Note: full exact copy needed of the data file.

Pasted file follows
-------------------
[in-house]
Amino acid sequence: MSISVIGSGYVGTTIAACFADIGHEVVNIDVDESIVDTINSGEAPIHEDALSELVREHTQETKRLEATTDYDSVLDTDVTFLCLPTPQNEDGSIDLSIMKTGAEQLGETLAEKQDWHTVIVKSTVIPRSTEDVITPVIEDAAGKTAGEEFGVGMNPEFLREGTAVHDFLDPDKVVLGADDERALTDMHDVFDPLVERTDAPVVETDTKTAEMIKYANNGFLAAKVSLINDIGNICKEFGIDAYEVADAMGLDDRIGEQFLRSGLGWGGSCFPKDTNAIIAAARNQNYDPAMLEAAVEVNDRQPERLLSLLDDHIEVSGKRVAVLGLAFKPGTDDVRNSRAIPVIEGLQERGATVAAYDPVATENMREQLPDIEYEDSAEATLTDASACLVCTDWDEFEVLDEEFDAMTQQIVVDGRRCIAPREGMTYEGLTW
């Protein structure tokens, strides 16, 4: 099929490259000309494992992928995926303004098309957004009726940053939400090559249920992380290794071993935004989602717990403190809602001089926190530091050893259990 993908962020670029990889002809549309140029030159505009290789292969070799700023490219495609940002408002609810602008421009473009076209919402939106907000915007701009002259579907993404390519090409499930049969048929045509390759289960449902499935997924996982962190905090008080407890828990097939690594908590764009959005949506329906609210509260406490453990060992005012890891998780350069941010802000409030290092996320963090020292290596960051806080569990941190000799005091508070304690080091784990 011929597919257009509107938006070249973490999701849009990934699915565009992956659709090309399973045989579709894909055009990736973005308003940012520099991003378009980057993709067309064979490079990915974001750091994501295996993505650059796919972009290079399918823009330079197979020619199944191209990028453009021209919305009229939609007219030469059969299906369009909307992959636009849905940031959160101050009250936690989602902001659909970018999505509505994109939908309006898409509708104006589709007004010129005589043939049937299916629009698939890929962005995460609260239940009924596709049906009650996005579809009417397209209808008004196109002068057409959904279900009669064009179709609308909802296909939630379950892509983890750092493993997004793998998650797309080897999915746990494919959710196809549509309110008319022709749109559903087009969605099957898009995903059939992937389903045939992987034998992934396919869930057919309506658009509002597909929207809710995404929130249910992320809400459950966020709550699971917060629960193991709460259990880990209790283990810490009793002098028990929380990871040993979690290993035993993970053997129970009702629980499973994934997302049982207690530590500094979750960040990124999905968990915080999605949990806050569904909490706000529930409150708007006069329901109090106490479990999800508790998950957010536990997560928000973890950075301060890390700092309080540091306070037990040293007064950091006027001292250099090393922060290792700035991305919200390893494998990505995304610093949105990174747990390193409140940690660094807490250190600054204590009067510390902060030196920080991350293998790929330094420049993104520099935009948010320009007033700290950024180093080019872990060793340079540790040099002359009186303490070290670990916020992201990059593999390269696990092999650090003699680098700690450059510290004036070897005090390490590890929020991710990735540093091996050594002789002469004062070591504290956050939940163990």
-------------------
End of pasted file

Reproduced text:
[in-house]
Amino acid sequence: MSISVIGSGYVGTTIAACFADIGHEVVNIDVDESIVDTINSGEAPIHEDALSELVREHTQETKRLEATTDYDSVLDTDVTFLCLPTPQNEDGSIDLSIMKTGAEQLGETLAEKQDWHTVIVKSTVIPRSTEDVITPVIEDAAGKTAGEEFGVGMNPEFLREGTAVHDFLDPDKVVLGADDERALTDMHDVFDPLVERTDAPVVETDTKTAEMIKYANNGFLAAKVSLINDIGNICKEFGIDAYEVADAMGLDDRIGEQFLRSGLGWGGSCFPKDTNAIIAAARNQNYDPAMLEAAVEVNDRQPERLLSLLDDHIEVSGKRVAVLGLAFKPGTDDVRNSRAIPVIEGLQERGATVAAYDPVATENMREQLPDIEYEDSAEATLTDASACLVCTDWDEFEVLDEEFDAMTQQIVVDGRRCIAPREGMTYEGLTW
């Protein structure tokens, strides 16, 4: 099929490259000309494992992928995926303004098309957004009726940053939400090559249920992380290794071993935004989602717990403190809602001089926190530091050893259990 993908962020670029990889002809549309140029030159505009290789292969070799700023490219495609940002408002609810602008421009473009076209919402939106907000915007701009002259579907993404390519090409499930049969048929045509390759289960449902499935997924996982962190905090008080407890828990097939690594908590764009959005949506329906609210509260406490453990060992005012890891998780350069941010802000409030290092996320963090020292290596960051806080569990941190000799005091508070304690080091784990 011929597919257009509107938006070249973490999701849009990934699915565009992956659709090309399973045989579709894909055009990736973005308003940012520099991003378009980057993709067309064979490079990915974001750091994501295996993505650059796919972009290079399918823009330079197979020619199944191209990028453009021209919305009229939609007219030469059969299906369009909307992959636009849905940031959160101050009250936690989602902001659909970018999505509505994109939908309006898409509708104006589709007004010129005589043939049937299916629009698939890929962005995460609260239940009924596709049906009650996005579809009417397209209808008004196109002068057409959904279900009669064009179709609308909802296909939630379950892509983890750092493993997004793998998650797309080897999915746990494919959710196809549509309110008319022709749109559903087009969605099957898009995903059939992937389903045939992987034998992934396919869930057919309506658009509002597909929207809710995404929130249910992320809400459950966020709550699971917060629960193991709460259990880990209790283990810490009793002098028990929380990871040993979690290993035993993970053997129970009702629980499973994934997302049982207690530590500094979750960040990124999905968990915080999605949990806050569904909490706000529930409150708007006069329901109090106490479990999800508790998950957010536990997560928000973890950075301060890390700092309080540091306070037990040293007064950091006027001292250099090393922060290792700035991305919200390893494998990505995304610093949105990174747990390193409140940690660094807490250190600054204590009067510390902060030196920080991350293998790929330094420049993104520099935009948010320009007033700290950024180093080019872990060793340079540790040099002359009186303490070290670990916020992201990059593999390269696990092999650090003699680098700690450059510290004036070897005090390490590890929020991710990735540093091996050594002789002469004062070591504290956050939940163990």